on the tour is this barbecue and the green lip mussels commonly served for lunch and especially good in Picton. I also enjoyed the plentiful lamb dishes, but like the Brits, New Zealanders tend to like most things fried or covered in sauce, and salads are what food eats. We usually dined at the hotels, three of which merely met our expectations, but the rest greatly exceeded them. If we had a gripe about anything on the tour it would be the consistently early dinner reservations—the few times they were later it was a relief not to have to rush to get ready.
The North Island is more pastoral than the rugged south, yet still has more than its share of wonderful winding roads. We got our first real taste of the country’s native Polynesian culture here at a Maori concert one evening, pressing noses and such, and our co-pilots enjoyed wine tasting in the world-famous-in-New Zealand Hawkes Bay vineyard area. We had a tough decision to make one day between riding the Thermal Highway between Napier and Rotorua or tackling the longer, partly dirt route though the scenic Te Urewera Forest. If you haven’t been to Yellowstone, the boiling pools, thermal springs, geysers and fumaroles in the parks dotted along the Thermal Highway will seem quite otherworldly, and taking this easier route will conserve your energy for the long ride ahead around must-see Coromandel Peninsula. If you’ve seen Old Faithful and the rest, however, by all means make the Te Urewera loop. Those who did arrived tired but beaming in Rotorua.
We covered about 2,100 miles on this tour of sometimes subtle, sometimes magnificent but always constant beauty. Overall I’d say the EBT New Zealand tour should be on your short list of foreign motorcycle tours, perhaps even worth doing before the Alps in Europe. From having your bags waiting for you in your room each night, to the experienced guides who know the best roads and area history, to the well-kept bikes, New Zealand with Edelweiss is just plain awesome. We loved it and would do it again in a heartbeat—maybe Auckland to Christchurch next time.
NZ with EBT
Riding on the left, the must-see offroad sections, grit left over from winter in some of the corners and potentially wet roads put this tour in the intermediate-and-up skill category. Two additional challenges confront prospective New Zealand tourers. First is the flight—L.A. to Auckland is about 13 hours, New York-Auckland—well, forever. On the way you cross the international date line, though, so the time change in hours is small…except that it’s tomorrow. Just try not to think about it too much and have another flat white (a NZ cappuccino).
The other hurdle is costs. Although the New Zealand dollar runs about $.75, prices for gasoline, food and drink are higher there to start with. A simple lunch for two and gas each day ran $50-$60 U.S. This is neither EBT’s cheapest tour, nor its most expensive. Two-up on a BMW R1200GS at this writing was $4,640 per person, though a solo rider willing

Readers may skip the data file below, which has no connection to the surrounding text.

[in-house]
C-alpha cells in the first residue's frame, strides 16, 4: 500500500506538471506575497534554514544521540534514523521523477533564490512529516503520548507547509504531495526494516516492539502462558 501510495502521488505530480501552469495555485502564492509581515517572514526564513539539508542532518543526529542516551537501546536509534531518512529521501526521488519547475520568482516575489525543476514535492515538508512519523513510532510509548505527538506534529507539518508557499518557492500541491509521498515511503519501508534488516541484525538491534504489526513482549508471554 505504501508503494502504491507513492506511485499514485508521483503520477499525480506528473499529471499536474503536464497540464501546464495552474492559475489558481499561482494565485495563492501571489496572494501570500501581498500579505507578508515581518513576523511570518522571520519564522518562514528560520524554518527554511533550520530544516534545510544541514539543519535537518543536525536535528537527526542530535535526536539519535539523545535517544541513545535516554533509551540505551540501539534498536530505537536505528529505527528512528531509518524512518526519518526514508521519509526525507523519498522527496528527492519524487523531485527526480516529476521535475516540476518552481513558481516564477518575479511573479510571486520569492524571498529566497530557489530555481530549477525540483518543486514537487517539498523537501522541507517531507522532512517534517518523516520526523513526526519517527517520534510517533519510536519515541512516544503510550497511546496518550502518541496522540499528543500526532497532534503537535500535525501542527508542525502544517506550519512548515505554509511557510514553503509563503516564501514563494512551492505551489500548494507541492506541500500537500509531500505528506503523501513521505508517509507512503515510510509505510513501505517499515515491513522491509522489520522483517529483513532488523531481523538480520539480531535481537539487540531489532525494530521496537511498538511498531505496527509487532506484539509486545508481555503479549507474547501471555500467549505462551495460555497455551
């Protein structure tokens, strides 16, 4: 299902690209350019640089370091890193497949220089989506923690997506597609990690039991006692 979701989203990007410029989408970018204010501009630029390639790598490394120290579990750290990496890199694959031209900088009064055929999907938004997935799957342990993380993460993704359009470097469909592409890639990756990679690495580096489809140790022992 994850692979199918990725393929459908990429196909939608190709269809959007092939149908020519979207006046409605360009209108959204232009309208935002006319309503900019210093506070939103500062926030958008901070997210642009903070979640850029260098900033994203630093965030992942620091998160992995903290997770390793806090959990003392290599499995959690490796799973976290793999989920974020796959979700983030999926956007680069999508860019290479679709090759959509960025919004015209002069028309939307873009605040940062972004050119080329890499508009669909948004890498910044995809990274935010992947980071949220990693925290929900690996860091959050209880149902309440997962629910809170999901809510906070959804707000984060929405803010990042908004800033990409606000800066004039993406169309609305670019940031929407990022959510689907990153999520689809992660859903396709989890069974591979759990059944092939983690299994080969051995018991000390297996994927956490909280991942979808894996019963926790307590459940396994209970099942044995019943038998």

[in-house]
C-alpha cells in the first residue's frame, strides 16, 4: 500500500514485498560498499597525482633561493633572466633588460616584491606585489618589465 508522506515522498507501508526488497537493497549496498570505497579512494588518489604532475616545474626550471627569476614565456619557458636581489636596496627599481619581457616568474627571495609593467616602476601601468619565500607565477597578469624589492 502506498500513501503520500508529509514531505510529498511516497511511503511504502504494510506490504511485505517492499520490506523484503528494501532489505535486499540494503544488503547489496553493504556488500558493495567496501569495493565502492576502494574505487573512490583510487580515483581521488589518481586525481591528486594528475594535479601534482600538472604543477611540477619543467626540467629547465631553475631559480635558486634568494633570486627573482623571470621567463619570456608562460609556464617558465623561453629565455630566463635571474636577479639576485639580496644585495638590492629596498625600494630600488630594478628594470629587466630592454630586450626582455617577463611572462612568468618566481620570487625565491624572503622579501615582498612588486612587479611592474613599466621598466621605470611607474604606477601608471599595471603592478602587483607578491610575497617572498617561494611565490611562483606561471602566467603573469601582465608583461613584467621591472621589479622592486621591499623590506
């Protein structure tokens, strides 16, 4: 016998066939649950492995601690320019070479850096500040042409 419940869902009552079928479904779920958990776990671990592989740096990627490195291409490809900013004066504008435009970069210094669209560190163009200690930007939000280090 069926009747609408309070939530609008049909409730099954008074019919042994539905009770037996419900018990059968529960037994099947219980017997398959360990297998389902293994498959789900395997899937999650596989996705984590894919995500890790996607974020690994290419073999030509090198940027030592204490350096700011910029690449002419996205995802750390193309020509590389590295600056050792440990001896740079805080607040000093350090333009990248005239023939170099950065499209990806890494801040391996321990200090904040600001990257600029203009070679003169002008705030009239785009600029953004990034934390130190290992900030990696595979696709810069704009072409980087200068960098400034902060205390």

to share a room and wring the neck of an F650GS chain-drive single could do it for $4,550. Neither cost includes airfare. Our tour included motorcycle rental, hotels and farm stay, breakfast every day and three picnic lunches, dinner
every evening except on the two rest days (we liked “Chow” in Wellington), airport transfers, one guide on a bike and one in the luggage van, tour book and maps (good ones).
Edelweiss uses Kea Motorcycles for its BMW rental bikes in New Zealand, and both companies say Kea replaces the bikes every season. Our group’s motorcycles were all in new or excellent condition and all had luggage.
The prepaid rental contract contract is actually with Kea, which gave us three choices for damage insurance at the start of the tour: $30 per day, complete coverage with no deductible; $15 per day with a $1,500 deductible; or a $3,000 deductible deposit on a credit card, all of which is refunded if there is no damage. Consider the four-bike domino tipover our group had waiting for the ferry in Picton, and make your choice. I went for the $300 so I wouldn’t have to worry; Rich put down the $3,000 deposit because despite appearances he’s really an optimist. And he got it all back—his bike wasn’t in the domino.
Two NZ tours are scheduled for October-November 2005 and four in January-March 2006. For more info see www.edelweissbike.com or contact Tri Community Travel & Cruises, P.O. Box 1974, Wrightwood, California 92397-1974; (800) 507-4459; firstname.lastname@example.org.
(This article Land of the Long White Cloud was published in the August 2005 issue of Rider.)